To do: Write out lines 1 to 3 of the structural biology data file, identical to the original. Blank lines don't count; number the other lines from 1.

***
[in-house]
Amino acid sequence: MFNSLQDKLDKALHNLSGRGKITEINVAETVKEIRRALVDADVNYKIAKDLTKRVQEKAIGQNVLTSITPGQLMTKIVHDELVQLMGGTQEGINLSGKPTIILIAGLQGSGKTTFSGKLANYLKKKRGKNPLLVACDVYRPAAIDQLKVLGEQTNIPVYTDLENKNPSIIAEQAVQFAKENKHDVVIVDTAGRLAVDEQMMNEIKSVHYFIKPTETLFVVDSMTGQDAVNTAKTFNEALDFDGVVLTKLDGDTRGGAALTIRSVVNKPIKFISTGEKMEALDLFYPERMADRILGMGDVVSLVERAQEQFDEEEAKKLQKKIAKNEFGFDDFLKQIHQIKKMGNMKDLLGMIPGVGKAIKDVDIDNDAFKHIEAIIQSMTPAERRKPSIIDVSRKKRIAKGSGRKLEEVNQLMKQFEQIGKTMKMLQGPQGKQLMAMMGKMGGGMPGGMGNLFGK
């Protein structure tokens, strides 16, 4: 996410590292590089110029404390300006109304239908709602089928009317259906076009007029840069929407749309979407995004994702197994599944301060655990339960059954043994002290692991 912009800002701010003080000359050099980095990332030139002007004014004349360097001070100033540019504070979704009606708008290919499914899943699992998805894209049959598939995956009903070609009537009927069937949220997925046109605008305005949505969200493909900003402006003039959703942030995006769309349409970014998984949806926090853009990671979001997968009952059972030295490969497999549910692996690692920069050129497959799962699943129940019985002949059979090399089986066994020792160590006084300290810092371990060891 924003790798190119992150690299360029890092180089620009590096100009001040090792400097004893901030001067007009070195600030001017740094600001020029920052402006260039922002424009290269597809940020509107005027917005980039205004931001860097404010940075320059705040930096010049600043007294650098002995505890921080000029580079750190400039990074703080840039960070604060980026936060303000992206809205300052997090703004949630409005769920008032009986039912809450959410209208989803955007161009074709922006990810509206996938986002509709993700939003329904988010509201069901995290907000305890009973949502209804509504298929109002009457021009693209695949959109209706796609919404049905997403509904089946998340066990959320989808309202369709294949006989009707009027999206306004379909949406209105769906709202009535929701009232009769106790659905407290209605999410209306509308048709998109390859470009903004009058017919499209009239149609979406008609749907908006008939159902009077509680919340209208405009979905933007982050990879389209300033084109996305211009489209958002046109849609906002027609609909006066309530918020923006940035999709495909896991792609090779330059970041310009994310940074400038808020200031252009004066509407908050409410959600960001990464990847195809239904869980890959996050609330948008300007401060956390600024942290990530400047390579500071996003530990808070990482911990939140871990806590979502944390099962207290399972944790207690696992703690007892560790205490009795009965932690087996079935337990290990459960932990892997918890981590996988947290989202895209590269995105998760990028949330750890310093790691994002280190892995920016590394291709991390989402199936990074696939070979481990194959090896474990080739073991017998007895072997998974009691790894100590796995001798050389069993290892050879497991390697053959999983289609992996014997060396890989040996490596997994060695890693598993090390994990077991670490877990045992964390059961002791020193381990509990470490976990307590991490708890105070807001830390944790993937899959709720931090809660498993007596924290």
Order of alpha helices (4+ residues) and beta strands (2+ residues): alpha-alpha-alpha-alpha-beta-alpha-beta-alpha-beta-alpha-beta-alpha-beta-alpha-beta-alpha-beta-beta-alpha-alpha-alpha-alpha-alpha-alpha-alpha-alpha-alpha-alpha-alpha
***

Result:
[in-house]
Amino acid sequence: MFNSLQDKLDKALHNLSGRGKITEINVAETVKEIRRALVDADVNYKIAKDLTKRVQEKAIGQNVLTSITPGQLMTKIVHDELVQLMGGTQEGINLSGKPTIILIAGLQGSGKTTFSGKLANYLKKKRGKNPLLVACDVYRPAAIDQLKVLGEQTNIPVYTDLENKNPSIIAEQAVQFAKENKHDVVIVDTAGRLAVDEQMMNEIKSVHYFIKPTETLFVVDSMTGQDAVNTAKTFNEALDFDGVVLTKLDGDTRGGAALTIRSVVNKPIKFISTGEKMEALDLFYPERMADRILGMGDVVSLVERAQEQFDEEEAKKLQKKIAKNEFGFDDFLKQIHQIKKMGNMKDLLGMIPGVGKAIKDVDIDNDAFKHIEAIIQSMTPAERRKPSIIDVSRKKRIAKGSGRKLEEVNQLMKQFEQIGKTMKMLQGPQGKQLMAMMGKMGGGMPGGMGNLFGK
């Protein structure tokens, strides 16, 4: 996410590292590089110029404390300006109304239908709602089928009317259906076009007029840069929407749309979407995004994702197994599944301060655990339960059954043994002290692991 912009800002701010003080000359050099980095990332030139002007004014004349360097001070100033540019504070979704009606708008290919499914899943699992998805894209049959598939995956009903070609009537009927069937949220997925046109605008305005949505969200493909900003402006003039959703942030995006769309349409970014998984949806926090853009990671979001997968009952059972030295490969497999549910692996690692920069050129497959799962699943129940019985002949059979090399089986066994020792160590006084300290810092371990060891 924003790798190119992150690299360029890092180089620009590096100009001040090792400097004893901030001067007009070195600030001017740094600001020029920052402006260039922002424009290269597809940020509107005027917005980039205004931001860097404010940075320059705040930096010049600043007294650098002995505890921080000029580079750190400039990074703080840039960070604060980026936060303000992206809205300052997090703004949630409005769920008032009986039912809450959410209208989803955007161009074709922006990810509206996938986002509709993700939003329904988010509201069901995290907000305890009973949502209804509504298929109002009457021009693209695949959109209706796609919404049905997403509904089946998340066990959320989808309202369709294949006989009707009027999206306004379909949406209105769906709202009535929701009232009769106790659905407290209605999410209306509308048709998109390859470009903004009058017919499209009239149609979406008609749907908006008939159902009077509680919340209208405009979905933007982050990879389209300033084109996305211009489209958002046109849609906002027609609909006066309530918020923006940035999709495909896991792609090779330059970041310009994310940074400038808020200031252009004066509407908050409410959600960001990464990847195809239904869980890959996050609330948008300007401060956390600024942290990530400047390579500071996003530990808070990482911990939140871990806590979502944390099962207290399972944790207690696992703690007892560790205490009795009965932690087996079935337990290990459960932990892997918890981590996988947290989202895209590269995105998760990028949330750890310093790691994002280190892995920016590394291709991390989402199936990074696939070979481990194959090896474990080739073991017998007895072997998974009691790894100590796995001798050389069993290892050879497991390697053959999983289609992996014997060396890989040996490596997994060695890693598993090390994990077991670490877990045992964390059961002791020193381990509990470490976990307590991490708890105070807001830390944790993937899959709720931090809660498993007596924290």